But then comes a great verse: “But David strengthened himself in the Lord his God” (1 Sam. 30:6). I can’t say for certain what all that entailed. But, based on his many Psalms, I believe that David probably confessed his sin of doubting God’s sovereign goodness when he had gone over to Achish. He also probably reaffirmed God’s gracious covenant promises. He definitely humbled himself under God’s sovereign hand, because he inquired of God as to whether he should go after the raiders and recover their wives and children. That was not an easy thing to do! What if God had said, “No”? But David now was bowing before God’s sovereign lordship.
But the great thing about the story is that even though David had brought about many of his troubles by his own lack of faith, God was graciously working things out to give him the kingdom. In the battle against the Philistines, Saul and Jonathan were killed, opening the way for David’s taking the throne. God graciously allowed David and his men to recover their wives and children, along with much spoil. So even though it seemed to David in his low point that God was not good, he could look back and see how God’s sovereign goodness was directing all the events of those difficult years.
Martyn Lloyd-Jones points out how when difficult things happen to us, and we are quick to grumble and wonder why God would allow this to happen, and even to doubt His love, it should awaken us to our own sinfulness. We should realize in a new and deeper way how prone we are to harbor unworthy thoughts of the God who has loved us with an everlasting love, and we should be humbled. But, he points out, such humility is good for us, and anything that so humbles us is working together for our good. It also shows us our desperate need of God’s forgiveness, help, and strength. “It is only in this way,” he concludes, “that we really get to know the love and grace of God, His kindness, His compassion, His tenderness, His patience, His longsuffering. How little we know of them!” He sums it up by saying “that our greatest trouble is our ignorance of God. We know things about God, but our real trouble is our ignorance of God Himself—what He really is, and what He is to His people.” (Romans, The Final Perseverance of the Saints [Zondervan], pp. 166-168).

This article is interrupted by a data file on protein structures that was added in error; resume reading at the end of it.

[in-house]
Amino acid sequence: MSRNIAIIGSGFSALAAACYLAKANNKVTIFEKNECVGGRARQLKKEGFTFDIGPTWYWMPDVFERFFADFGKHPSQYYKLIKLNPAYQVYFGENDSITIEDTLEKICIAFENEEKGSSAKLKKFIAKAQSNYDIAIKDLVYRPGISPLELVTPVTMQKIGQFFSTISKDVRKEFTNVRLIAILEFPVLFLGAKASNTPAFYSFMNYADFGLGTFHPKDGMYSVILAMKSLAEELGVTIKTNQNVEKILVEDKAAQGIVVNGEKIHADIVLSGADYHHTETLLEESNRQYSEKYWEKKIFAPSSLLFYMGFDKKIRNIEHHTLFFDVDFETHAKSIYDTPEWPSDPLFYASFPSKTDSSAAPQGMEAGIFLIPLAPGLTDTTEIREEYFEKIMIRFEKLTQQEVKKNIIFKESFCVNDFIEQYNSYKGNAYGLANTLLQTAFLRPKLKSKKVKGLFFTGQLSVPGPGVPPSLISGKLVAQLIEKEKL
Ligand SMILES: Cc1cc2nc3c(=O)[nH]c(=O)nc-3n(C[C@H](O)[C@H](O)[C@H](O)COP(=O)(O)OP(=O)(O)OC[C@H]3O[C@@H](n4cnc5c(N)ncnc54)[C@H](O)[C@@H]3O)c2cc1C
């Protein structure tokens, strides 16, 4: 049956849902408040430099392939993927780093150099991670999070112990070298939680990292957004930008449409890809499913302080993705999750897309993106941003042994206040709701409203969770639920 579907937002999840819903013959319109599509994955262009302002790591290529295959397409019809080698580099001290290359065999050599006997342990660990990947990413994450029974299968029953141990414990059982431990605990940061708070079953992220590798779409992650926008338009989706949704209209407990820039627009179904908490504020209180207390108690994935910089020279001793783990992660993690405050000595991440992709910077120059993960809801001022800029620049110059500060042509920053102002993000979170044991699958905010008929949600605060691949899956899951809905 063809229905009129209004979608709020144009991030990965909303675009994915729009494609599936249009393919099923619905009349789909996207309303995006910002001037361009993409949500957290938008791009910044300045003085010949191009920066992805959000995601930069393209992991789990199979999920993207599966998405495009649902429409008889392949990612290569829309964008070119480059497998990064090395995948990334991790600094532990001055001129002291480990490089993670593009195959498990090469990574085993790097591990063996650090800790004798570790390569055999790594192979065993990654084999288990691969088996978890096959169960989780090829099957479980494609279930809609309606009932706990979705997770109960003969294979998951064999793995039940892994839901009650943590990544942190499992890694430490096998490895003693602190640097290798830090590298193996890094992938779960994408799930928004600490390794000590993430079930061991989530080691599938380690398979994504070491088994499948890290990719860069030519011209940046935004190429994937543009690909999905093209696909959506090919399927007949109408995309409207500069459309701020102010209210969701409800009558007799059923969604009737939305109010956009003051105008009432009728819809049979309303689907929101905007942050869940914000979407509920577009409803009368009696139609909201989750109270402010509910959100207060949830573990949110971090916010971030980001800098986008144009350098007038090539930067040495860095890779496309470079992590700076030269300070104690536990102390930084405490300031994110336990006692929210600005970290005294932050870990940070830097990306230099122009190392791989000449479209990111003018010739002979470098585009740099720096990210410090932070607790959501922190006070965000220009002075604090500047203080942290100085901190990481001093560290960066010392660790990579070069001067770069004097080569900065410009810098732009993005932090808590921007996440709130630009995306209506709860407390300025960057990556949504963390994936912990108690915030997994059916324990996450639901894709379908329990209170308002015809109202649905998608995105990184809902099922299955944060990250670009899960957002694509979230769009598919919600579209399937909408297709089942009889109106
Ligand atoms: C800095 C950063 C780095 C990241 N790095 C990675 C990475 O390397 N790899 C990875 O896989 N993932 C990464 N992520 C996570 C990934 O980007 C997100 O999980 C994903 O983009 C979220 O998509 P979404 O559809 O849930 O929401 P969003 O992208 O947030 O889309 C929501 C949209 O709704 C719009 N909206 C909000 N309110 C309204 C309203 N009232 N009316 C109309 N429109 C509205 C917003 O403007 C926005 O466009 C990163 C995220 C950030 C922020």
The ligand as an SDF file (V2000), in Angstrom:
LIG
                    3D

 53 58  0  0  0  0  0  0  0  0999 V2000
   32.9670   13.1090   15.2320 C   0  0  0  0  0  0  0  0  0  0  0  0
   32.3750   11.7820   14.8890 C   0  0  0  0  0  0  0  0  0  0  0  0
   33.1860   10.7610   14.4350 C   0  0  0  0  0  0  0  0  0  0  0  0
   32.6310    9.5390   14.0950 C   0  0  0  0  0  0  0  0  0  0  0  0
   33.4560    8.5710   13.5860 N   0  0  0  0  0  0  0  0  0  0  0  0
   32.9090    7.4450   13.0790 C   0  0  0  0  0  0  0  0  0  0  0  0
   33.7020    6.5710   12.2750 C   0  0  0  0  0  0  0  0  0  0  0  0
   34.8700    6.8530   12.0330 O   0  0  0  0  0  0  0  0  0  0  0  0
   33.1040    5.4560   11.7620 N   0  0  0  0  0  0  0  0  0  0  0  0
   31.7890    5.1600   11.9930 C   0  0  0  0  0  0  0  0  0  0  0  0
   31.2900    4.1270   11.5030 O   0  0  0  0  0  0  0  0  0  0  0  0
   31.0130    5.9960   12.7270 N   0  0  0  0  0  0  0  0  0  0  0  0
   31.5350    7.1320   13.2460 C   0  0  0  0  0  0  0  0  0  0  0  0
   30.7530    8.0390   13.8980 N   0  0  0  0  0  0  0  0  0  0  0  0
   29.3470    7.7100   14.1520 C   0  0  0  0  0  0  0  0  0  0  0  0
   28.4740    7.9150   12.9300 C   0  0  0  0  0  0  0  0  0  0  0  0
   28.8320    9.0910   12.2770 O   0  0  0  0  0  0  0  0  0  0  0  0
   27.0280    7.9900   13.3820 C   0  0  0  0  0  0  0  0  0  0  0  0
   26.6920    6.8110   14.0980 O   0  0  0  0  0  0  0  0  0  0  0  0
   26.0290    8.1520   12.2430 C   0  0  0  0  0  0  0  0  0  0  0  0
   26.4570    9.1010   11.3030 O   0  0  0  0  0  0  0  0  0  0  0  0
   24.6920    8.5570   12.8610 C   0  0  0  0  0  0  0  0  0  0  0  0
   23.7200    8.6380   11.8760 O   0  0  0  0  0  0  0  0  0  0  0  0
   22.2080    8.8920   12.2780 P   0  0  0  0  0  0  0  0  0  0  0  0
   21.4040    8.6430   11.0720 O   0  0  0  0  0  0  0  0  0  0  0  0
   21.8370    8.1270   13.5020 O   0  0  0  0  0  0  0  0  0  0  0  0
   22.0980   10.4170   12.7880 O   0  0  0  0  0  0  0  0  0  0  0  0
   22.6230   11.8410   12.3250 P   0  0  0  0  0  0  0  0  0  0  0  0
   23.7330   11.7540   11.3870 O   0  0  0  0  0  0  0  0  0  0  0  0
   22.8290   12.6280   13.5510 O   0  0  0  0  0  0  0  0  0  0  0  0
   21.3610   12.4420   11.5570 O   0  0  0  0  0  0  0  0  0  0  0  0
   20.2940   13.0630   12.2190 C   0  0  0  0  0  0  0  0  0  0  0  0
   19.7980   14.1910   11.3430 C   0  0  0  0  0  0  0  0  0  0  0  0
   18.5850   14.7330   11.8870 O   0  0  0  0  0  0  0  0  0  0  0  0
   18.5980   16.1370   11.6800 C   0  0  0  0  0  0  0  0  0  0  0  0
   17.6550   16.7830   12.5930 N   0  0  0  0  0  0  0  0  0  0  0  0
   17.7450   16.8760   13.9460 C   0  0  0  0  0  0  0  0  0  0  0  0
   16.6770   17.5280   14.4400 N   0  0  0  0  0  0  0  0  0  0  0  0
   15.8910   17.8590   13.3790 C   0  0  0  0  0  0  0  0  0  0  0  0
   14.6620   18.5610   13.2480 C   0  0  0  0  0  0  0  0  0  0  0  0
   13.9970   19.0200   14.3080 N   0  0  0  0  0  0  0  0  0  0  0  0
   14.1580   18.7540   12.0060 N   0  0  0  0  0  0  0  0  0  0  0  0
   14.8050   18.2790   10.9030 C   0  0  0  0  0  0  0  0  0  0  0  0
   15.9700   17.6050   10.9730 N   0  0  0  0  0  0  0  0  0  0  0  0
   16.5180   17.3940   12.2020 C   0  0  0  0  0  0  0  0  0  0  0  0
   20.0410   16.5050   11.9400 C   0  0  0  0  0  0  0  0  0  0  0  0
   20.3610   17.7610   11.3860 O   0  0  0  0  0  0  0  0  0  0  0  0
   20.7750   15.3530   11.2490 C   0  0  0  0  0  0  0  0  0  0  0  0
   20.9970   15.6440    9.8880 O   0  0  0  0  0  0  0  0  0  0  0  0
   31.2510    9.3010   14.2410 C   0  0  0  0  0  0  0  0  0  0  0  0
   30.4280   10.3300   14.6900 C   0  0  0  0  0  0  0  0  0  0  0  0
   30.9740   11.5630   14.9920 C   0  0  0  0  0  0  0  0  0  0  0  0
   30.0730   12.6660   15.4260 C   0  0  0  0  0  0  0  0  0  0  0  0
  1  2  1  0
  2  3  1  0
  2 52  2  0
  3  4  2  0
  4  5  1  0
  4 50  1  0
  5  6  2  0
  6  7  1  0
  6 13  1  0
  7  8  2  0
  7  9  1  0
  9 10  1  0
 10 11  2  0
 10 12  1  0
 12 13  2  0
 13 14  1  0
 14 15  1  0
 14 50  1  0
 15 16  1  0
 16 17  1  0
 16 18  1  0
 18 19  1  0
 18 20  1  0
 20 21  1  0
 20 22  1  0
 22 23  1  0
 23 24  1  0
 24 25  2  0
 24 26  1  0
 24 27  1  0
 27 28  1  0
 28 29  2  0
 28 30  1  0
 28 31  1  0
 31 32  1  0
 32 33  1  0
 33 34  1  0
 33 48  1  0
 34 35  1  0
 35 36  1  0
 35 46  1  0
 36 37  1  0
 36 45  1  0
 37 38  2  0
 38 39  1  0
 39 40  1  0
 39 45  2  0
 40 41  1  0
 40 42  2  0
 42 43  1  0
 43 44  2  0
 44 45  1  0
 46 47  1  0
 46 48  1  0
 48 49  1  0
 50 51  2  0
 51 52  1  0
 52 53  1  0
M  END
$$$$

This affirmation of God’s goodness, even in our trials, has been the refrain of the saints down through history. John Calvin cites many Scriptures that show how God tenderly cares for and protects His children. He sums it up: “Indeed, the principal purpose of Biblical history is to teach that the Lord watches over the ways of the saints with such great diligence that they do not even stumble over a stone [Ps. 91:12]”(Institutes, 1.17.6).
In 1895, the beloved pastor and writer, Andrew Murray, was in England suffering from a terribly painful back, the result of an injury he had incurred years before. One morning while he was eating breakfast in his room, his hostess told him of a woman downstairs who was in great trouble and wanted to know if he had any advice for her. Murray handed her a paper he had been writing on and said, “Just give her this advice I’m writing down for myself. It may be that she’ll find it helpful.” This is what he had written:
“In time of trouble, say, ‘First, He brought me here. It is by His will I am in this strait place; in that I will rest.’ Next, ‘He will keep me here in His love, and give me grace in this trial to behave as His child.’ Then say, ‘He will make the trial a blessing, teaching me lessons He intends me to learn, and working in me the grace He means to bestow.’ And last, say, ‘In His good time He can bring me out again. How and when, He knows.’ Therefore, say ‘I am here (1) by God’s appointment, (2) in His keeping, (3) under His training, (4) for His time.”
So in times of trial, we can and must know that God is sovereign, even over the evil things people may do to us. But also we must know that God is good and that He will work every situation together for good for His children. Finally, knowing this, …